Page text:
Friday, March 31, 2006

Chesterton on Education and a Little about Roadblocks

from What's Wrong with the World (1910)...

I mean the responsibility of affirming the truth of our human tradition and handing it on with a voice of authority, an unshaken voice. That is the one eternal education; to be sure enough that something is true that you dare tell it to a child.


Education is violent; because it is creative. It is creative because it is human. It is reckless as playing on a fiddle; as dogmatic as drawing a picture; as brutal as building a house. In short, it is what all human action is; it is an interference with life and growth.

This last quote especially, reminds me of the piece I came across a little while back about a different way of looking at the word "artificial". So we work with nature (or perhaps with the best of what comes naturally), despite or against fallen nature, but to a certain extent, mastering something and learning to do it with diligence is artificial "in the best sense."

It also reminds me of a conversation I had with my youngest brother a few weeks back. Helping children learn to overcome "roadblocks" is an important goal of education and parenting, we decided. Isn't there sometimes a point where nature says "enough" but determination (and perhaps artistry, creativity and just plain stubborness, not to mention necessity) proceeds a little farther? Life as a grown-up is filled with all sorts of challenging "road-blocks." It seems to me that some practice in overcoming some reasonably-sized road-blocks (with lots of loving encouragement and sometimes just a little shove from their parents) helps build confidence, self-esteem and an important skill for the child's future.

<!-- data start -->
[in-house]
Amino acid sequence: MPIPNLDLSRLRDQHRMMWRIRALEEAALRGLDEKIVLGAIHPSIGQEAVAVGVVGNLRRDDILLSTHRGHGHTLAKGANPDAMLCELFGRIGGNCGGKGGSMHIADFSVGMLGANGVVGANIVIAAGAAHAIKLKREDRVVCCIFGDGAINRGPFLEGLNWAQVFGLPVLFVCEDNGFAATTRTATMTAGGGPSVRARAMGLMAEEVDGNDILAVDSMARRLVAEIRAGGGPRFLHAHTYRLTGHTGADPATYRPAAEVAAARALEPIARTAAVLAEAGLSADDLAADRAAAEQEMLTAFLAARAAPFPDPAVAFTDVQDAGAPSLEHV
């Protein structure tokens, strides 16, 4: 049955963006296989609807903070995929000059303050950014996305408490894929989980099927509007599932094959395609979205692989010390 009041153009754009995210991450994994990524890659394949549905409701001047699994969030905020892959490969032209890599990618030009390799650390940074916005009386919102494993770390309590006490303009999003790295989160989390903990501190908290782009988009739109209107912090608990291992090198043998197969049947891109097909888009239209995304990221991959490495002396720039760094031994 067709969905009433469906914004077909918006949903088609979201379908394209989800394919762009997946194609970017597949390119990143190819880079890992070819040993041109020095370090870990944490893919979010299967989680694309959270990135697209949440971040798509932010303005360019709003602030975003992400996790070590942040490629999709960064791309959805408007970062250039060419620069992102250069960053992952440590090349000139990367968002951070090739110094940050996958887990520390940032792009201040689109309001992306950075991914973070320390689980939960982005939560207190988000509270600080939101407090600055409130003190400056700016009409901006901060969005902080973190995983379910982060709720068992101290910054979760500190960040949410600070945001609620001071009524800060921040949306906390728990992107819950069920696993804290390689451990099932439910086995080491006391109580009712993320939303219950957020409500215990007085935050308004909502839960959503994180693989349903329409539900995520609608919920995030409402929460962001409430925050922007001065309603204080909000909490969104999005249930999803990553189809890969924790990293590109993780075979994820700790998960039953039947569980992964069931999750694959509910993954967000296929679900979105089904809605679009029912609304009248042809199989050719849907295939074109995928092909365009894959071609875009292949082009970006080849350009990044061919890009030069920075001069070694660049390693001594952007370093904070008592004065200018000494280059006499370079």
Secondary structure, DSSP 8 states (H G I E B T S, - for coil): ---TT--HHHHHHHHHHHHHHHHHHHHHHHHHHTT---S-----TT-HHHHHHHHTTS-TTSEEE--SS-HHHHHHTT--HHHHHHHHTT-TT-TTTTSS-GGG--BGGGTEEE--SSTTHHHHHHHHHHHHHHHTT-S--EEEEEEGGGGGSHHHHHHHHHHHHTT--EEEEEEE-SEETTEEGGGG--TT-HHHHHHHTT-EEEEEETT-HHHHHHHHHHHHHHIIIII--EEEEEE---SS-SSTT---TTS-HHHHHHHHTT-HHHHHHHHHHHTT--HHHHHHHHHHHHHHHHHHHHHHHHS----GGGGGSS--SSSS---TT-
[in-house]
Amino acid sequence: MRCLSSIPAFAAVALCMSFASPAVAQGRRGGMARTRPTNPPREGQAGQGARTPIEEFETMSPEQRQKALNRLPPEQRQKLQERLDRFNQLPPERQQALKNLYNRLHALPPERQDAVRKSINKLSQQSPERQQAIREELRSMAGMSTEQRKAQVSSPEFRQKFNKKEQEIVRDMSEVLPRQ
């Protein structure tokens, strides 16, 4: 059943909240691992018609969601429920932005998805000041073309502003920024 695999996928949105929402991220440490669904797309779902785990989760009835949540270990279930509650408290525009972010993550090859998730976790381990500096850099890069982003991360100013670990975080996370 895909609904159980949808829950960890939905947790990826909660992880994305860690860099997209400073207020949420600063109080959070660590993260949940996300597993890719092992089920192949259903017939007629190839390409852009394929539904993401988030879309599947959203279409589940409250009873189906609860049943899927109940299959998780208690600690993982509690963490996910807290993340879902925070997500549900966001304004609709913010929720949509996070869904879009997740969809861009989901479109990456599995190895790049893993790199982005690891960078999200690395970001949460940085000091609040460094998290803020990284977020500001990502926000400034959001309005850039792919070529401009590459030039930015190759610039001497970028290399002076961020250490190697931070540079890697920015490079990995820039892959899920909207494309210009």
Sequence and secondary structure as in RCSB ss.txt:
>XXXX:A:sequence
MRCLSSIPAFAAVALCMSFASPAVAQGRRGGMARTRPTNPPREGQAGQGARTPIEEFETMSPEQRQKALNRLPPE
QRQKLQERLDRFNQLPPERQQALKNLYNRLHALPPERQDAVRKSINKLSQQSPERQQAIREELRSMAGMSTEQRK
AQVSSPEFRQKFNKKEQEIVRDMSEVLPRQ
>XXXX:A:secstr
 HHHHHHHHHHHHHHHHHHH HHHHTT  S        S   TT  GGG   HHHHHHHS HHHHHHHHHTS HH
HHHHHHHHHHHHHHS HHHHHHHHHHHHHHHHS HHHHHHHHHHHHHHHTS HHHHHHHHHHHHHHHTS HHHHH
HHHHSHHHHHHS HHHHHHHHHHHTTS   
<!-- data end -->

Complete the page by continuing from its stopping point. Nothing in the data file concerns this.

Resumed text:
I remember this being important to me as a young child. It always took me a number of tries at a particular type of math problem before I really "got it". Until then, the lesson was a bit of a mystery and I felt sort of lost. Left to my own devices I would have given up - at least some of these times. I didn't know ahead of time that if I had a little patience and plugged through two or three more problems or whatever, things would get a little easier. That's the sort of thing parents and teachers are there for - to help you keep the pace even when you don't think you can keep on going and help you get through that toughest stretch just before the point of success.

Of course, one of a parent's most challenging roles is to have a sense of when you should help your child go a little farther, and when they really need to stop and pick things up again later (I even test the waters sometimes by offering a treat if they get to such-and-such a point rather than threaten a punishment if they don't). Here is a place where homeschooling can have a huge advantage - parents have a better idea of where the children are and what they are capable of. Homeschooling also allows you to set your own pace so that you can take the time to do*a little* really well rather than plug through *a lot* too quickly.

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